Free meals for every student in Cleveland City Schools - WRCBtv.com | Chattanooga News, Weather & Sports

Free meals for every student in Cleveland City Schools

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CLEVELAND, TN (WRCB) - All 5,200 students in Cleveland City Schools can leave their breakfast and lunch money at home come next school year.

"You walk into school, you eat and we're very excited about that," Director of Schools, Dr. Martin Ringstaff says.

The federal government helps pay for the Community Eligibility Program. School systems with more than 40 percent of its students on free or reduced lunch qualify for the program. In Cleveland, that's all schools.

"Sixty-five percent of our students are already receiving either free lunch or some type of reduced rate," Ringstaff says.

"We have one of the larger free and reduced populations in the Southeast," says Kelly Kiser.

Kiser is the principal at Mayfield Elementary where students who don't qualify for free or reduced lunch are in the minority.

"We're a school that is 76 percent on free and reduced lunch, so it provides us an opportunity to make sure adequate nutrition each and every day," Kiser explains.

That number across the school system is rising. "Cleveland City in general has seen an increase in the free and reduced lunch population, especially over the last five years," Kiser says.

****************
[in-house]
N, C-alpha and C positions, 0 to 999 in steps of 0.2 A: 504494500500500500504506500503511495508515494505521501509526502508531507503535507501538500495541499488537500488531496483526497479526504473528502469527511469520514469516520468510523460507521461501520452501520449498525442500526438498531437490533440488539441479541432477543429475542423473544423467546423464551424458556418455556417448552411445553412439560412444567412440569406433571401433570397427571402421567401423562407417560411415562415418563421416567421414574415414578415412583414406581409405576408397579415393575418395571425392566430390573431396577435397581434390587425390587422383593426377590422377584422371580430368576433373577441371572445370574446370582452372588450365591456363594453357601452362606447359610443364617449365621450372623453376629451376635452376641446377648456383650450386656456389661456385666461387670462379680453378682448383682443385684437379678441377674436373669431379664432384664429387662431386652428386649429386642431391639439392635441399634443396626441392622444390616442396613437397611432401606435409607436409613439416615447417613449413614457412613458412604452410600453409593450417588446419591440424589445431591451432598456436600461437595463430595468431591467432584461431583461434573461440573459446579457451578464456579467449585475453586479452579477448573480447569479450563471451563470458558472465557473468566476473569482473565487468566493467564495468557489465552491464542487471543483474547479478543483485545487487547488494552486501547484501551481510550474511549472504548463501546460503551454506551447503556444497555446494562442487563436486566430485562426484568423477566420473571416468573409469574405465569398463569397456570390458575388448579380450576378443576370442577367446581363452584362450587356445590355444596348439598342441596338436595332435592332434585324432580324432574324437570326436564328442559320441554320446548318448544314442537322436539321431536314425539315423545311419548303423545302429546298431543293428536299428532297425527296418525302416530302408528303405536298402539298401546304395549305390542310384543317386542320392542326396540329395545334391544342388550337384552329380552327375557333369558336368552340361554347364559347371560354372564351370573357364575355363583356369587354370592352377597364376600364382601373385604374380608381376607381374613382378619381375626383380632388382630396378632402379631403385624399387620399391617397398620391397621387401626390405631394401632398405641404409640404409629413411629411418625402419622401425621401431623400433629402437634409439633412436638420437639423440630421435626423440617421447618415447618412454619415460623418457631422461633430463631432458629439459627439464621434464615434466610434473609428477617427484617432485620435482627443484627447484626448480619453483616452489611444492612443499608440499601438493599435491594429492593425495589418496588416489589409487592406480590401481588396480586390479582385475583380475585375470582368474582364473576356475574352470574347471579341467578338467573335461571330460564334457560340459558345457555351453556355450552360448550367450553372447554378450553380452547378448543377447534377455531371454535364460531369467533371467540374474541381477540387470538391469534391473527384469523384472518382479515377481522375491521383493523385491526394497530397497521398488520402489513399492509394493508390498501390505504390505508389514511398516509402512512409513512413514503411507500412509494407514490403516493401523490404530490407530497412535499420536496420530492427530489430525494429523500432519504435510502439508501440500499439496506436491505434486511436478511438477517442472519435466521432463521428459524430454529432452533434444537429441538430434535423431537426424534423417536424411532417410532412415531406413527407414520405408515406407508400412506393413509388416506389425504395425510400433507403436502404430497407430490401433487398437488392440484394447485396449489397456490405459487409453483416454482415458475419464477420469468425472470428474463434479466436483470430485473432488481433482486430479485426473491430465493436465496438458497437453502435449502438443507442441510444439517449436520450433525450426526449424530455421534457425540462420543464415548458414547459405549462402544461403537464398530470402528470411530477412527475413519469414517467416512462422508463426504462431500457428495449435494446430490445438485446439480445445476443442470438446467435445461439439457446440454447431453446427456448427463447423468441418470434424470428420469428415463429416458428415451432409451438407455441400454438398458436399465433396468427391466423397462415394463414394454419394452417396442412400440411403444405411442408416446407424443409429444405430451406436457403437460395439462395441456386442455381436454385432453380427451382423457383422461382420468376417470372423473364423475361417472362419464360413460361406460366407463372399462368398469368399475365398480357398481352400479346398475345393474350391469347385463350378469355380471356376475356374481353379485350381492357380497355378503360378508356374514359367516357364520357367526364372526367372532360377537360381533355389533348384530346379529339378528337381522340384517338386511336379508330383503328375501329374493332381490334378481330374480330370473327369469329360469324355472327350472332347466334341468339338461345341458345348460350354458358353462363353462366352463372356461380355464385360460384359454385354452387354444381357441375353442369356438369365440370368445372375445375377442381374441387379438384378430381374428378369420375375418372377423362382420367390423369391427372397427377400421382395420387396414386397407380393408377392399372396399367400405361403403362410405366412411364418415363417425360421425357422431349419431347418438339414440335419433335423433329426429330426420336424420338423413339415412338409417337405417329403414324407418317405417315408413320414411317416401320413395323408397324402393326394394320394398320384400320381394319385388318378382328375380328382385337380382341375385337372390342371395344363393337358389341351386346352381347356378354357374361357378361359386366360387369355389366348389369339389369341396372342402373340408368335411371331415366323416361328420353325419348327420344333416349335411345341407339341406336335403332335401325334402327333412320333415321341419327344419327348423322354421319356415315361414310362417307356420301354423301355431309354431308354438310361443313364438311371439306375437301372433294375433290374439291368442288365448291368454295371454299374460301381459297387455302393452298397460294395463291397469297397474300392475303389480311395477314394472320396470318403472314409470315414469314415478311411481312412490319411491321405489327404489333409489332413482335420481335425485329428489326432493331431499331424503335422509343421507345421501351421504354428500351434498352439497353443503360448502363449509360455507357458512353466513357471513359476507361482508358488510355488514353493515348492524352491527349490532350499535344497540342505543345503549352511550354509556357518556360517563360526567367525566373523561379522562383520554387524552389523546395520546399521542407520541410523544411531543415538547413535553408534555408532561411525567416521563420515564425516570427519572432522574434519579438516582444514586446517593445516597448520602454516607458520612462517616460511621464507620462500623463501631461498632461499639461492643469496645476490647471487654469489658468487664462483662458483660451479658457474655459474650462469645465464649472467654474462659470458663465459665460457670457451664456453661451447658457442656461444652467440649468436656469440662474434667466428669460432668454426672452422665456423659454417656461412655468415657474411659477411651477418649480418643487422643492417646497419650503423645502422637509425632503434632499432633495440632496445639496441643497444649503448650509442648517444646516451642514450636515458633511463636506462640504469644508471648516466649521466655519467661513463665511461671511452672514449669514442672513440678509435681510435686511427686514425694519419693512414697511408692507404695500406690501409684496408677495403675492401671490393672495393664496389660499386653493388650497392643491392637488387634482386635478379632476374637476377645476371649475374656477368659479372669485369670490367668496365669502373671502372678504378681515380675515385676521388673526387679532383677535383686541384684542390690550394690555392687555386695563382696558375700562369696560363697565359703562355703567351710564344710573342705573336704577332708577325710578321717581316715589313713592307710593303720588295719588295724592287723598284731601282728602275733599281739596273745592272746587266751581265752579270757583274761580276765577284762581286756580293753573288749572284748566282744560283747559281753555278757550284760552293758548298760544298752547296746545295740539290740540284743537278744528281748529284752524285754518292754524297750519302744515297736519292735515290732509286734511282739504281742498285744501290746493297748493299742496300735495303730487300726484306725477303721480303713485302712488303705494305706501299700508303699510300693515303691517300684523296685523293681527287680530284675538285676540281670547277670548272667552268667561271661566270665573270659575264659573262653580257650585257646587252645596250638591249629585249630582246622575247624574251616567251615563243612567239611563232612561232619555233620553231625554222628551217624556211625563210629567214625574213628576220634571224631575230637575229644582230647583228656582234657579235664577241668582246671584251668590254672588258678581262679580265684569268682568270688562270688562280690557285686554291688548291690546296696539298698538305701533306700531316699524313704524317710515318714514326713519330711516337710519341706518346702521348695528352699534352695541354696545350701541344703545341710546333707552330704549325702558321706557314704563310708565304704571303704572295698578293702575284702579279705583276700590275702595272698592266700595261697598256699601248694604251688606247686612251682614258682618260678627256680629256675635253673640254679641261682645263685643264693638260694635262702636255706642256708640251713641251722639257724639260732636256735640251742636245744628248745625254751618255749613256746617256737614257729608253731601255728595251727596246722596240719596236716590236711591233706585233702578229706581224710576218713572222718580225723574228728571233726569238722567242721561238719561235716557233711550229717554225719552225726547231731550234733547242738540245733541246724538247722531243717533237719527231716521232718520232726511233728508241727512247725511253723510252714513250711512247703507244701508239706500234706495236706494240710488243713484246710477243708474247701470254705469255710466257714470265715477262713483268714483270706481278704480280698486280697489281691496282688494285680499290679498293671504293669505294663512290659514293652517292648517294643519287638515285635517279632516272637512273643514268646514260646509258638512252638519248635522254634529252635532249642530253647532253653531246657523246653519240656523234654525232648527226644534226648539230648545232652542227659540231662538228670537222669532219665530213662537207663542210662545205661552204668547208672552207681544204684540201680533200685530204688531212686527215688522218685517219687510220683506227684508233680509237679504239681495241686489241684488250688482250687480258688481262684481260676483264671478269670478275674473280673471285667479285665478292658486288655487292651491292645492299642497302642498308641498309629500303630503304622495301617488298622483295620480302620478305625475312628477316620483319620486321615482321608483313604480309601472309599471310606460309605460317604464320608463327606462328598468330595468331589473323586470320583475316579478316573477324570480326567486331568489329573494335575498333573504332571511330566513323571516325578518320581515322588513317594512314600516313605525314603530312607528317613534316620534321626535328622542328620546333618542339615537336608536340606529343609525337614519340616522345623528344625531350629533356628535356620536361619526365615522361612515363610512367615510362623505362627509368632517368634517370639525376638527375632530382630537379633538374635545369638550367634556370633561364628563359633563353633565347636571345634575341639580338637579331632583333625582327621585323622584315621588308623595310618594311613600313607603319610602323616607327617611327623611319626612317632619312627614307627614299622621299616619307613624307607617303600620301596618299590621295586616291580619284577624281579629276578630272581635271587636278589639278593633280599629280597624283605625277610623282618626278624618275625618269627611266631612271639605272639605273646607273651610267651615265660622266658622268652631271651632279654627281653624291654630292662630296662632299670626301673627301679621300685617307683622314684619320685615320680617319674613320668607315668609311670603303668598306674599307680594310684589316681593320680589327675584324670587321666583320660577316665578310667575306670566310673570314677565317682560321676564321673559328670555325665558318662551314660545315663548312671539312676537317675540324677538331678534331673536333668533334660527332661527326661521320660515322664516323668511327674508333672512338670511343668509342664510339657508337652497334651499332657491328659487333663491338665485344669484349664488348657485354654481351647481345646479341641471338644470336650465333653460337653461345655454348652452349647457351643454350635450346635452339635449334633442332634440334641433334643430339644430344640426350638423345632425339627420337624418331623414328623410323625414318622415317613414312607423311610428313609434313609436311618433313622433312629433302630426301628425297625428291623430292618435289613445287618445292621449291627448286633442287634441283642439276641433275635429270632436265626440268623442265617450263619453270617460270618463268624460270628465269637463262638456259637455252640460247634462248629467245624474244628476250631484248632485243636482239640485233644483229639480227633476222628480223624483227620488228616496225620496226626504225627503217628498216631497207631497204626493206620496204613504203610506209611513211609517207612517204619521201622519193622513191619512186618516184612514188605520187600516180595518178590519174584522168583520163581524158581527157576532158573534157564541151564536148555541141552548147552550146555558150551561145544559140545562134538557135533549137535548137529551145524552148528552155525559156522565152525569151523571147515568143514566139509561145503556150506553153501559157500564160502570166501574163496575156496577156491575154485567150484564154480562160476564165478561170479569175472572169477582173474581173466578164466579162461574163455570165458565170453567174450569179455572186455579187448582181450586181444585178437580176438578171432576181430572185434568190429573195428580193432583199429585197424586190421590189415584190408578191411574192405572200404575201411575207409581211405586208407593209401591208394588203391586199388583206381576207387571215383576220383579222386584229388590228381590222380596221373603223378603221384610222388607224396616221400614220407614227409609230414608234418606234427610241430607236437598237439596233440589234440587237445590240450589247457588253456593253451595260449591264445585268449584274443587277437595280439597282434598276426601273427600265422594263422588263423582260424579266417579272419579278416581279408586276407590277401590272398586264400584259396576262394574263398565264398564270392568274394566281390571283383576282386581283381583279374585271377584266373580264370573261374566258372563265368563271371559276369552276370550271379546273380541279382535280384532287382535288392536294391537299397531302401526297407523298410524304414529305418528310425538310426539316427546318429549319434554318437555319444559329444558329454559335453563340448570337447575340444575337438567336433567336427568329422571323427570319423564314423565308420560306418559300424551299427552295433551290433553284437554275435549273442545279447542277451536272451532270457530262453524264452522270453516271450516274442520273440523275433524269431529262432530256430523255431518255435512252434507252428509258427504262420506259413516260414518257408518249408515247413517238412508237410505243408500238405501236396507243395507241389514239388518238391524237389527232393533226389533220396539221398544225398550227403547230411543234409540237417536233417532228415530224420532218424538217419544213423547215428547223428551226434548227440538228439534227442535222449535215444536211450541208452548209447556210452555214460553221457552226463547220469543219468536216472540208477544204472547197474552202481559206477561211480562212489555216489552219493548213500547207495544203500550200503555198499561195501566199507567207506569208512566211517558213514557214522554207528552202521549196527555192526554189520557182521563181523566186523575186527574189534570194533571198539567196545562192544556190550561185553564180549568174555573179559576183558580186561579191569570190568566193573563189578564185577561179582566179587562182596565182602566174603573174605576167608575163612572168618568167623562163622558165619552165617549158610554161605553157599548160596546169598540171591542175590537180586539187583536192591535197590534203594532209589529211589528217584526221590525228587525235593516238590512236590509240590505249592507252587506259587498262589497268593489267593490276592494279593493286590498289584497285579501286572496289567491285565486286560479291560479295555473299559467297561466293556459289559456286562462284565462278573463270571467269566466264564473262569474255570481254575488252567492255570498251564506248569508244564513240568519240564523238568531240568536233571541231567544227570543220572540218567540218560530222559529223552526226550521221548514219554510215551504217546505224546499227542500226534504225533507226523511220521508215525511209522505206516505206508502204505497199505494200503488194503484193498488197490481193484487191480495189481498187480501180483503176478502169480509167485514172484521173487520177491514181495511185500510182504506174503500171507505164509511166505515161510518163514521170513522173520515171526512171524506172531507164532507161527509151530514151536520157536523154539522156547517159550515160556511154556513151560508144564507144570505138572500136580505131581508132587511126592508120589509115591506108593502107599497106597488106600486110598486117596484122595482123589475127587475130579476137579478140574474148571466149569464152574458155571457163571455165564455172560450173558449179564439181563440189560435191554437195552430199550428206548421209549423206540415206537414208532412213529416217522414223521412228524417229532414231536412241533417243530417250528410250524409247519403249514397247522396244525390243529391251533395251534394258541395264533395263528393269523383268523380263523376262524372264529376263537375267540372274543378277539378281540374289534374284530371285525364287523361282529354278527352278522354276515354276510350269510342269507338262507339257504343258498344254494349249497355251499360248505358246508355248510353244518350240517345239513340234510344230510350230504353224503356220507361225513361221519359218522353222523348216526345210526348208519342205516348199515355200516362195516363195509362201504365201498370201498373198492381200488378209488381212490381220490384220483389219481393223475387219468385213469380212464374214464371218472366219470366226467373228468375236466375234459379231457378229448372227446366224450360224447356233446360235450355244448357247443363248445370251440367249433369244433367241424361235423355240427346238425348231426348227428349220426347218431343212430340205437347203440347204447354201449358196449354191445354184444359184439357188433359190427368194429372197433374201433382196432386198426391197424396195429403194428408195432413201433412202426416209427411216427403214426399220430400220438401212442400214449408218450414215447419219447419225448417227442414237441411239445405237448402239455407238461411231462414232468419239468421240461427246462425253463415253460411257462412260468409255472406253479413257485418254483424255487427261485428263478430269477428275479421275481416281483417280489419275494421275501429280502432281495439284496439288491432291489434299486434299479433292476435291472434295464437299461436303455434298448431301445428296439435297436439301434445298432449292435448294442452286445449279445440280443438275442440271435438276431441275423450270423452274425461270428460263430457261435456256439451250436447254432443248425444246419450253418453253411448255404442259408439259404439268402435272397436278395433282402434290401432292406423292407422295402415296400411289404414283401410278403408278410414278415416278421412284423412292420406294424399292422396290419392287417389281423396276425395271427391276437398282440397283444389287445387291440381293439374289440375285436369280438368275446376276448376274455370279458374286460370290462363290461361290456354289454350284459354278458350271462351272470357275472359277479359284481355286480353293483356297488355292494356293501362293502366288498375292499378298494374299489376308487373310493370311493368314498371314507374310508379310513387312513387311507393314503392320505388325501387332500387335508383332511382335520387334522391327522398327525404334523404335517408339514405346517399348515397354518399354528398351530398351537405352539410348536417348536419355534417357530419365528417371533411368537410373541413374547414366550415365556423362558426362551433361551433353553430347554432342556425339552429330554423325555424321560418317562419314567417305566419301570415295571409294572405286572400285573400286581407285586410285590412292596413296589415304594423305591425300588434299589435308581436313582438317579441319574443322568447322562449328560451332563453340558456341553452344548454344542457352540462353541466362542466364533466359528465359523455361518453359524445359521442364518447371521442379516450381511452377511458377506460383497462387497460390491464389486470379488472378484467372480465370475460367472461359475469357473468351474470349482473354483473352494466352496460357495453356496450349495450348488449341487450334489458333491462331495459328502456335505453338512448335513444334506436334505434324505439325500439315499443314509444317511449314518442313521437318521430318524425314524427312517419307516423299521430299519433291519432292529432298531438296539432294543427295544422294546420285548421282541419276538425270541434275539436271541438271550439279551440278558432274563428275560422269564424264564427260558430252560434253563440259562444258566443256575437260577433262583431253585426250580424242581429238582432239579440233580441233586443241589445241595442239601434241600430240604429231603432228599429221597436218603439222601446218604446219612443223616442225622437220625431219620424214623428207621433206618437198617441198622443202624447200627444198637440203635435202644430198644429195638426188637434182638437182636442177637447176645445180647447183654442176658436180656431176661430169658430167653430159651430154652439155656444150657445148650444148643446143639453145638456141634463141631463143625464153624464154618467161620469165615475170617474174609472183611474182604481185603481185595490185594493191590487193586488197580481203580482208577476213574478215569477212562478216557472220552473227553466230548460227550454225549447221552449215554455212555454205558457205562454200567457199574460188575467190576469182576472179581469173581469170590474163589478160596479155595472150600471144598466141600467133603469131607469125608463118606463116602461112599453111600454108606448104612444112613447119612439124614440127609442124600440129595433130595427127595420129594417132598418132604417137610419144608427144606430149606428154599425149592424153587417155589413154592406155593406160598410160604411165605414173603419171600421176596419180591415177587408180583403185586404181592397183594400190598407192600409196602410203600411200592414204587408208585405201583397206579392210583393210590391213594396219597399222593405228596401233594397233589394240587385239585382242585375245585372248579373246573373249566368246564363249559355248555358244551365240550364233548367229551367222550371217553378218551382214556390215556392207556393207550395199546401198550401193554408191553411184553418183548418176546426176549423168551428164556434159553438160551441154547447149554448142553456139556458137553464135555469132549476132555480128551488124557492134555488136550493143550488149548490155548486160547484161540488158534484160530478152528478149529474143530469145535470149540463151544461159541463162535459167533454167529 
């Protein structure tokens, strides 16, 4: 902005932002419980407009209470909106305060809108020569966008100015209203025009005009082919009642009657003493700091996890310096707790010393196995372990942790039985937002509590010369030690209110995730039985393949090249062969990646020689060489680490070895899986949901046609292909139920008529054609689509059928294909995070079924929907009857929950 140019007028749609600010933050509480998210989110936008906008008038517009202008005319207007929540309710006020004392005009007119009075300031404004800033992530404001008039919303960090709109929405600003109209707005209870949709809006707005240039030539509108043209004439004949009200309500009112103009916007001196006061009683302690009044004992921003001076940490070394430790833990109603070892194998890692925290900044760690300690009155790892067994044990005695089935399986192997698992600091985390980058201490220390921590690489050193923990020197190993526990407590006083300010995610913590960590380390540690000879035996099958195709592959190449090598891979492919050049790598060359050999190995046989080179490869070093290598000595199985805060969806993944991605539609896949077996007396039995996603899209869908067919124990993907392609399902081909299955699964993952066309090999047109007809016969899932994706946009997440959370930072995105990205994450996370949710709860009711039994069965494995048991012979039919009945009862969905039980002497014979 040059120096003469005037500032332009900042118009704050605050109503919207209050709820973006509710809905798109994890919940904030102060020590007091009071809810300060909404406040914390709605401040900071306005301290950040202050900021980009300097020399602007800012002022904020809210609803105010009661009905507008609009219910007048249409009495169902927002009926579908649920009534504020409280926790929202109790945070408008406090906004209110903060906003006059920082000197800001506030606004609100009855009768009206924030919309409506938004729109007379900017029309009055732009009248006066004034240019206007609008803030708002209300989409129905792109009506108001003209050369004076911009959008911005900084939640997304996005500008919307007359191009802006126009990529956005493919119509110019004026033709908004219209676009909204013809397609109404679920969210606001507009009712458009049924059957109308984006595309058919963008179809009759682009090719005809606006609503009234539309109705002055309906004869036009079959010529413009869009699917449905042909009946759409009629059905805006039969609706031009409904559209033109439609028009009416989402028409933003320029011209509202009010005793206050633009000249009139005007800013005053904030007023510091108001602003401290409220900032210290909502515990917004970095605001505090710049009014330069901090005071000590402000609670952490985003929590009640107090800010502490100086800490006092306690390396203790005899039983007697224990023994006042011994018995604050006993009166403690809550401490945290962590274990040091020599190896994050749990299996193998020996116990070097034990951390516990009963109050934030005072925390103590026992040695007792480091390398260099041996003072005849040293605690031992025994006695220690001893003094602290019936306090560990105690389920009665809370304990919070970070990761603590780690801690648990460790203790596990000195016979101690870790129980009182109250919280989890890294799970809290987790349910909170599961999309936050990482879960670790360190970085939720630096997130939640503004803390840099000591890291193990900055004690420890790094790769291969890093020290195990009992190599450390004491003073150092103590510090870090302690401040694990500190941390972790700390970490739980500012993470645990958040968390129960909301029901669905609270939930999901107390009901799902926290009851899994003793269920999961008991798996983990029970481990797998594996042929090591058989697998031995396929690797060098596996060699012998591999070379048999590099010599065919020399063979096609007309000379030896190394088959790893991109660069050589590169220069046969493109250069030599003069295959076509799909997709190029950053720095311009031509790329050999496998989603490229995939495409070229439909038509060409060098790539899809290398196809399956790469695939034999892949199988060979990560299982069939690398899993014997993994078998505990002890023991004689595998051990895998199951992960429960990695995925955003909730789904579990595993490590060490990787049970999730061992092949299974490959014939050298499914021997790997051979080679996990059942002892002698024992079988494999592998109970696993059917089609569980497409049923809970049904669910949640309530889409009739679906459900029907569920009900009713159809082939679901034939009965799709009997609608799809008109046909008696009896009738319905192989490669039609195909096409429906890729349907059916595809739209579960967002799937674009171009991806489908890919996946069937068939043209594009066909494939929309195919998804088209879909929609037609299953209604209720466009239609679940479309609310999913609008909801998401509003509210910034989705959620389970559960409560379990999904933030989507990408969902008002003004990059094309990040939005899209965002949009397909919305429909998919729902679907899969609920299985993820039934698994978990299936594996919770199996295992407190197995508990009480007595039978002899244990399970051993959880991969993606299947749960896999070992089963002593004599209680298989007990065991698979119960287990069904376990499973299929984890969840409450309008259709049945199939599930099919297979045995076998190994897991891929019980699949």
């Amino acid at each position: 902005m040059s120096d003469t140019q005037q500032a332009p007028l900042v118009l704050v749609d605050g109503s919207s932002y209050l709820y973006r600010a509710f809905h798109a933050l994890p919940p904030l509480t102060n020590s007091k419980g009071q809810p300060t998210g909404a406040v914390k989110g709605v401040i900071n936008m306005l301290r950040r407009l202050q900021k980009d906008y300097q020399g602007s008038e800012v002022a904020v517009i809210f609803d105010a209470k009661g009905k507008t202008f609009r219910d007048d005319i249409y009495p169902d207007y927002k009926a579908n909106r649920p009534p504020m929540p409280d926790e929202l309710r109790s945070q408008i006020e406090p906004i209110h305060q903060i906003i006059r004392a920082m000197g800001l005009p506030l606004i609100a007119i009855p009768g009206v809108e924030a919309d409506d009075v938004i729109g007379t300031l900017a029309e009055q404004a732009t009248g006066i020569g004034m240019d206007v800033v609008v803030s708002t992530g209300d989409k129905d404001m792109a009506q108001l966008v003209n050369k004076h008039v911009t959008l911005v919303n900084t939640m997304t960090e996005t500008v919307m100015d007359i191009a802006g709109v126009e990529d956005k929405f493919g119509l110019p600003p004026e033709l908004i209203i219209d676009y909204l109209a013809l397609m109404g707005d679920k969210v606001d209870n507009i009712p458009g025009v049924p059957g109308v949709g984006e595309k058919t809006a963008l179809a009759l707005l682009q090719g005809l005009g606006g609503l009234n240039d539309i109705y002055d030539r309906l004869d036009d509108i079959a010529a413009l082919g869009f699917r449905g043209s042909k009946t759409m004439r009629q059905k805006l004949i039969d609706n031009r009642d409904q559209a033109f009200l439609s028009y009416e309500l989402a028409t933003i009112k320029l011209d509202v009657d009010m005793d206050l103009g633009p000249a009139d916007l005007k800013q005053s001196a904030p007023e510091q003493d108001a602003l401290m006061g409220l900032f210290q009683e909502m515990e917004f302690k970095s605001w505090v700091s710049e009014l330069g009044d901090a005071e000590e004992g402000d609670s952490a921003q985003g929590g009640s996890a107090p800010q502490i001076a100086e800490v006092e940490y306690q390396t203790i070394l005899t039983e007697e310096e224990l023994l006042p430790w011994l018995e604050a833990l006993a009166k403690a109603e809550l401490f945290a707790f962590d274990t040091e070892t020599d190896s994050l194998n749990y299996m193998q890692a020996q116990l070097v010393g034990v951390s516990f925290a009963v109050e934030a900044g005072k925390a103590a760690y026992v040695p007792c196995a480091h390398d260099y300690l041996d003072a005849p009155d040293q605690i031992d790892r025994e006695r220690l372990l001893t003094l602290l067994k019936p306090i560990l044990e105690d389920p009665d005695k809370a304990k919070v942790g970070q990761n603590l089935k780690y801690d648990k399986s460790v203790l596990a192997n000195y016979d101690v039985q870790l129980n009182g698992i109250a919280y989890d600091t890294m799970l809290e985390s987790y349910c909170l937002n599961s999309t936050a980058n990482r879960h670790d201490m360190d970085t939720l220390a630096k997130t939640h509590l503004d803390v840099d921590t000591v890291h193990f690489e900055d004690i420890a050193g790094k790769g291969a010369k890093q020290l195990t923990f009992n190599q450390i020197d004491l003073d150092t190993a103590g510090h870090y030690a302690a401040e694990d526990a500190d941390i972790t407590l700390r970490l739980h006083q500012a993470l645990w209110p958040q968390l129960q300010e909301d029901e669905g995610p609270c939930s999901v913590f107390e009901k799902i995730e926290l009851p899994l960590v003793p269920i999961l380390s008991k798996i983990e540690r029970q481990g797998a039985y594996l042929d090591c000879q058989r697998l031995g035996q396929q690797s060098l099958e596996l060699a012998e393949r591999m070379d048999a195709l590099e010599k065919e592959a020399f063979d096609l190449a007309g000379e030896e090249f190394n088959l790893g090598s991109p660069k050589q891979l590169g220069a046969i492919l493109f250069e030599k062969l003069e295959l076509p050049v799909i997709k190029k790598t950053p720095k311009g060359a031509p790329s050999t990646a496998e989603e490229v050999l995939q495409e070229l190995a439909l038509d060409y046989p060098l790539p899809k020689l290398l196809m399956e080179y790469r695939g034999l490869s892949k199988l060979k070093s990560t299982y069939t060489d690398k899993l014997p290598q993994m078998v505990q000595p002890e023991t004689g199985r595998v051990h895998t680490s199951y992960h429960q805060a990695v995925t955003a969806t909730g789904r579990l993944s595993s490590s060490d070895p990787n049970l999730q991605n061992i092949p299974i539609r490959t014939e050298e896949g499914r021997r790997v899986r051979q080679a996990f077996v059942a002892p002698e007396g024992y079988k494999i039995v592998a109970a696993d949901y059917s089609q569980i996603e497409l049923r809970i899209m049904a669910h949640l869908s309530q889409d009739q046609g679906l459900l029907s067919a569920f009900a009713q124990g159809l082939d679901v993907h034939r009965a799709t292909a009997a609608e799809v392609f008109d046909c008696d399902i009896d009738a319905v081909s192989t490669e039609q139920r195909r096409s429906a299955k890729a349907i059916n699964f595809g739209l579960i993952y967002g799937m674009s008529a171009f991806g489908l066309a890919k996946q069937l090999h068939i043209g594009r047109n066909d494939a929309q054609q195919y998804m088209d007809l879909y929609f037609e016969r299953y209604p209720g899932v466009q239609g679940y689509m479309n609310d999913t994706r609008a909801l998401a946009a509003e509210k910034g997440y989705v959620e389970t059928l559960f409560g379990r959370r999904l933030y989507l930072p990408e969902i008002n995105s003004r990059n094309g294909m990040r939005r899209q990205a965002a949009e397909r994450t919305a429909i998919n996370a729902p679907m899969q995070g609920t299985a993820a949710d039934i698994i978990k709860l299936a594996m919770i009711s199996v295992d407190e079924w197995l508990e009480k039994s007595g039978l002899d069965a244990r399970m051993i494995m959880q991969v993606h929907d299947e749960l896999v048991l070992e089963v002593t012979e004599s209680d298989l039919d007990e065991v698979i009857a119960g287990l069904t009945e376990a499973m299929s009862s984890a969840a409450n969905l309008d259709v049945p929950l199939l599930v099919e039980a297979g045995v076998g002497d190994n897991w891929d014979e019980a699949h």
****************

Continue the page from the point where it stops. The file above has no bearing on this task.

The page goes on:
If the pilot year goes well, the school system will be approved for three more years of funding at the same rate. If the school system loses money in the program those dollars will have to be made up locally.

However, Ringstaff is confident that won't happen. "We don't plan on doing that. We do feel very secure that we will at the end of the year, break even," he says.

He says it's a win-win for the school system and its students. "We really beat the bushes on this one to make sure that this is what we wanted to do," Ringstaff explains. "We already know that if students are eating healthy breakfast and lunch that academics go up."

The school system is now looking at ways the new CEP program can be sustained over the long run. The program goes into effect the first day of school, next year.
  
All school districts have until the end of June to notify the federal government if they plan to take part in the program.

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